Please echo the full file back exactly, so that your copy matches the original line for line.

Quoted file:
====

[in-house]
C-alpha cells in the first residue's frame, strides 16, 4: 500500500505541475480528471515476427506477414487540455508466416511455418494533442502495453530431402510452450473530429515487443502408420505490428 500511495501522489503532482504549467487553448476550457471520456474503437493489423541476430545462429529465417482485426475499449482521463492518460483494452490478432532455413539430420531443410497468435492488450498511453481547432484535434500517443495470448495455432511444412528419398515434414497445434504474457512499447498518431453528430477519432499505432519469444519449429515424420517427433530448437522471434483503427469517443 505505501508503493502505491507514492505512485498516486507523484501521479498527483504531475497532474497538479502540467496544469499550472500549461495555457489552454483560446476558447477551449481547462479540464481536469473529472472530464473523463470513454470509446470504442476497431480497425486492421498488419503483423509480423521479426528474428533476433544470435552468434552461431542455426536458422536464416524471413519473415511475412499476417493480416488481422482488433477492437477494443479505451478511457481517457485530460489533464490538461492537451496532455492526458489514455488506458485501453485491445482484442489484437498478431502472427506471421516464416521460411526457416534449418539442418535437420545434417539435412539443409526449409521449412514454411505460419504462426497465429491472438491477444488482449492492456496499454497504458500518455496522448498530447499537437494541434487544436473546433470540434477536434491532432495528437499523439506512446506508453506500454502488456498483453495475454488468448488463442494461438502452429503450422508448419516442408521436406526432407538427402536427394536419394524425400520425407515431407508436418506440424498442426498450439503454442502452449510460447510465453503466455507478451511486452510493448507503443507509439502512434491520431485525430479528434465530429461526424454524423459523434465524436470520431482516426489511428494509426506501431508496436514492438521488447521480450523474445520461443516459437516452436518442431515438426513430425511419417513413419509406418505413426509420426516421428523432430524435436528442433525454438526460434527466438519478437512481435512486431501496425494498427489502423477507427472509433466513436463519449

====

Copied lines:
[in-house]
C-alpha cells in the first residue's frame, strides 16, 4: 500500500505541475480528471515476427506477414487540455508466416511455418494533442502495453530431402510452450473530429515487443502408420505490428 500511495501522489503532482504549467487553448476550457471520456474503437493489423541476430545462429529465417482485426475499449482521463492518460483494452490478432532455413539430420531443410497468435492488450498511453481547432484535434500517443495470448495455432511444412528419398515434414497445434504474457512499447498518431453528430477519432499505432519469444519449429515424420517427433530448437522471434483503427469517443 505505501508503493502505491507514492505512485498516486507523484501521479498527483504531475497532474497538479502540467496544469499550472500549461495555457489552454483560446476558447477551449481547462479540464481536469473529472472530464473523463470513454470509446470504442476497431480497425486492421498488419503483423509480423521479426528474428533476433544470435552468434552461431542455426536458422536464416524471413519473415511475412499476417493480416488481422482488433477492437477494443479505451478511457481517457485530460489533464490538461492537451496532455492526458489514455488506458485501453485491445482484442489484437498478431502472427506471421516464416521460411526457416534449418539442418535437420545434417539435412539443409526449409521449412514454411505460419504462426497465429491472438491477444488482449492492456496499454497504458500518455496522448498530447499537437494541434487544436473546433470540434477536434491532432495528437499523439506512446506508453506500454502488456498483453495475454488468448488463442494461438502452429503450422508448419516442408521436406526432407538427402536427394536419394524425400520425407515431407508436418506440424498442426498450439503454442502452449510460447510465453503466455507478451511486452510493448507503443507509439502512434491520431485525430479528434465530429461526424454524423459523434465524436470520431482516426489511428494509426506501431508496436514492438521488447521480450523474445520461443516459437516452436518442431515438426513430425511419417513413419509406418505413426509420426516421428523432430524435436528442433525454438526460434527466438519478437512481435512486431501496425494498427489502423477507427472509433466513436463519449